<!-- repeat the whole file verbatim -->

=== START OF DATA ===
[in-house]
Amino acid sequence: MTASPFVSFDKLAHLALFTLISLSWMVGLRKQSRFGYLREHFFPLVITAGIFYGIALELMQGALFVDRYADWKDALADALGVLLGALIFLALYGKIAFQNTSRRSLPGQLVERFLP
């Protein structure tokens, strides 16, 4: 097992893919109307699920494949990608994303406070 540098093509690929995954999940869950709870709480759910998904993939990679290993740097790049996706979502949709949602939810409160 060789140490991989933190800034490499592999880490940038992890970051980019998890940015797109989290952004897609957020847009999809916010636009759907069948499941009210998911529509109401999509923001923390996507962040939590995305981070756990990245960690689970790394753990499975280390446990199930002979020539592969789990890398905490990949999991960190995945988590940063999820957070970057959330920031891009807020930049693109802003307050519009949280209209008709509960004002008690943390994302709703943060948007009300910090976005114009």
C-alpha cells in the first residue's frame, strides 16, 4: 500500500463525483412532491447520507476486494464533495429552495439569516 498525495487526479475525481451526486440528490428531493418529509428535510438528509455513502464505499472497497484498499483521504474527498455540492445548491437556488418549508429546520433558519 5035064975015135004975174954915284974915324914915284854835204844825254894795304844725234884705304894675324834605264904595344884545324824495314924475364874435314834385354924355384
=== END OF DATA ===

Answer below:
[in-house]
Amino acid sequence: MTASPFVSFDKLAHLALFTLISLSWMVGLRKQSRFGYLREHFFPLVITAGIFYGIALELMQGALFVDRYADWKDALADALGVLLGALIFLALYGKIAFQNTSRRSLPGQLVERFLP
């Protein structure tokens, strides 16, 4: 097992893919109307699920494949990608994303406070 540098093509690929995954999940869950709870709480759910998904993939990679290993740097790049996706979502949709949602939810409160 060789140490991989933190800034490499592999880490940038992890970051980019998890940015797109989290952004897609957020847009999809916010636009759907069948499941009210998911529509109401999509923001923390996507962040939590995305981070756990990245960690689970790394753990499975280390446990199930002979020539592969789990890398905490990949999991960190995945988590940063999820957070970057959330920031891009807020930049693109802003307050519009949280209209008709509960004002008690943390994302709703943060948007009300910090976005114009």
C-alpha cells in the first residue's frame, strides 16, 4: 500500500463525483412532491447520507476486494464533495429552495439569516 498525495487526479475525481451526486440528490428531493418529509428535510438528509455513502464505499472497497484498499483521504474527498455540492445548491437556488418549508429546520433558519 5035064975015135004975174954915284974915324914915284854835204844825254894795304844725234884705304894675324834605264904595344884545324824495314924475364874435314834385354924355384